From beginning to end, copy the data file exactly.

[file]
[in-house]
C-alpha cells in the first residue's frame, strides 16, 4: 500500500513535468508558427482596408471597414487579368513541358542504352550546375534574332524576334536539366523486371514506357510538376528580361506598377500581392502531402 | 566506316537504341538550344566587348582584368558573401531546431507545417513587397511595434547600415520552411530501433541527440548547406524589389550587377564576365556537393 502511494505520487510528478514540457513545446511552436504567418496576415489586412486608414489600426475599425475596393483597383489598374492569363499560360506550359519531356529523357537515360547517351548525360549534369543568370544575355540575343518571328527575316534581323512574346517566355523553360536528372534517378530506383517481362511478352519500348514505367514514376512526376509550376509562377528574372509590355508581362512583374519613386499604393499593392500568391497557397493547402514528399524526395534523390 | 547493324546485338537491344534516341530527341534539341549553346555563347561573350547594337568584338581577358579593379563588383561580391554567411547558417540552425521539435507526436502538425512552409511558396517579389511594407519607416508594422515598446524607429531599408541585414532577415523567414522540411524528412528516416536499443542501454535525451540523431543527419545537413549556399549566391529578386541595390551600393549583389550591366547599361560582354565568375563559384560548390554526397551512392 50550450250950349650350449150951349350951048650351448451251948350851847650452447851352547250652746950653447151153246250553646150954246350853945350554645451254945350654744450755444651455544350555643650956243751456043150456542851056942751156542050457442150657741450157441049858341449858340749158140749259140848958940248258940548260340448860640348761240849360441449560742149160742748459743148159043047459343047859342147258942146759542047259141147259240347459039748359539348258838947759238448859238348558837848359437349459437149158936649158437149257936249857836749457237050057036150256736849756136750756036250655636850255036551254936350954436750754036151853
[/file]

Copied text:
[in-house]
C-alpha cells in the first residue's frame, strides 16, 4: 500500500513535468508558427482596408471597414487579368513541358542504352550546375534574332524576334536539366523486371514506357510538376528580361506598377500581392502531402 | 566506316537504341538550344566587348582584368558573401531546431507545417513587397511595434547600415520552411530501433541527440548547406524589389550587377564576365556537393 502511494505520487510528478514540457513545446511552436504567418496576415489586412486608414489600426475599425475596393483597383489598374492569363499560360506550359519531356529523357537515360547517351548525360549534369543568370544575355540575343518571328527575316534581323512574346517566355523553360536528372534517378530506383517481362511478352519500348514505367514514376512526376509550376509562377528574372509590355508581362512583374519613386499604393499593392500568391497557397493547402514528399524526395534523390 | 547493324546485338537491344534516341530527341534539341549553346555563347561573350547594337568584338581577358579593379563588383561580391554567411547558417540552425521539435507526436502538425512552409511558396517579389511594407519607416508594422515598446524607429531599408541585414532577415523567414522540411524528412528516416536499443542501454535525451540523431543527419545537413549556399549566391529578386541595390551600393549583389550591366547599361560582354565568375563559384560548390554526397551512392 50550450250950349650350449150951349350951048650351448451251948350851847650452447851352547250652746950653447151153246250553646150954246350853945350554645451254945350654744450755444651455544350555643650956243751456043150456542851056942751156542050457442150657741450157441049858341449858340749158140749259140848958940248258940548260340448860640348761240849360441449560742149160742748459743148159043047459343047859342147258942146759542047259141147259240347459039748359539348258838947759238448859238348558837848359437349459437149158936649158437149257936249857836749457237050057036150256736849756136750756036250655636850255036551254936350954436750754036151853